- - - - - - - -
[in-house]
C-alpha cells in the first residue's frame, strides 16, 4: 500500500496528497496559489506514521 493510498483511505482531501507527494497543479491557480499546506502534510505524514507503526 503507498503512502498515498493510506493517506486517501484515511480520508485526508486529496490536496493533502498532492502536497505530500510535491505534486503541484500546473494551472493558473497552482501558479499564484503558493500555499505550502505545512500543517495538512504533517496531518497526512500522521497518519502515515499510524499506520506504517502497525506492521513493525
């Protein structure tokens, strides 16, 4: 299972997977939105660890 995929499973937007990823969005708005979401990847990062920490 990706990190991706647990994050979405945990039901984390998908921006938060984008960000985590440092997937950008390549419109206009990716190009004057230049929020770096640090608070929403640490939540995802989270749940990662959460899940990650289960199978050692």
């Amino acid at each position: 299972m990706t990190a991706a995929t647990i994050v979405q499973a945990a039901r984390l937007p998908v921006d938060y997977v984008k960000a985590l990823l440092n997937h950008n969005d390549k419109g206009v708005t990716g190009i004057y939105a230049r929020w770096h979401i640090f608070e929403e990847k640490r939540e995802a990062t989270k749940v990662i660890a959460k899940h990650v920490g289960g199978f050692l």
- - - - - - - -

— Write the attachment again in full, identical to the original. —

[in-house]
C-alpha cells in the first residue's frame, strides 16, 4: 500500500496528497496559489506514521 493510498483511505482531501507527494497543479491557480499546506502534510505524514507503526 503507498503512502498515498493510506493517506486517501484515511480520508485526508486529496490536496493533502498532492502536497505530500510535491505534486503541484500546473494551472493558473497552482501558479499564484503558493500555499505550502505545512500543517495538512504533517496531518497526512500522521497518519502515515499510524499506520506504517502497525506492521513493525
């Protein structure tokens, strides 16, 4: 299972997977939105660890 995929499973937007990823969005708005979401990847990062920490 990706990190991706647990994050979405945990039901984390998908921006938060984008960000985590440092997937950008390549419109206009990716190009004057230049929020770096640090608070929403640490939540995802989270749940990662959460899940990650289960199978050692």
């Amino acid at each position: 299972m990706t990190a991706a995929t647990i994050v979405q499973a945990a039901r984390l937007p998908v921006d938060y997977v984008k960000a985590l990823l440092n997937h950008n969005d390549k419109g206009v708005t990716g190009i004057y939105a230049r929020w770096h979401i640090f608070e929403e990847k640490r939540e995802a990062t989270k749940v990662i660890a959460k899940h990650v920490g289960g199978f050692l």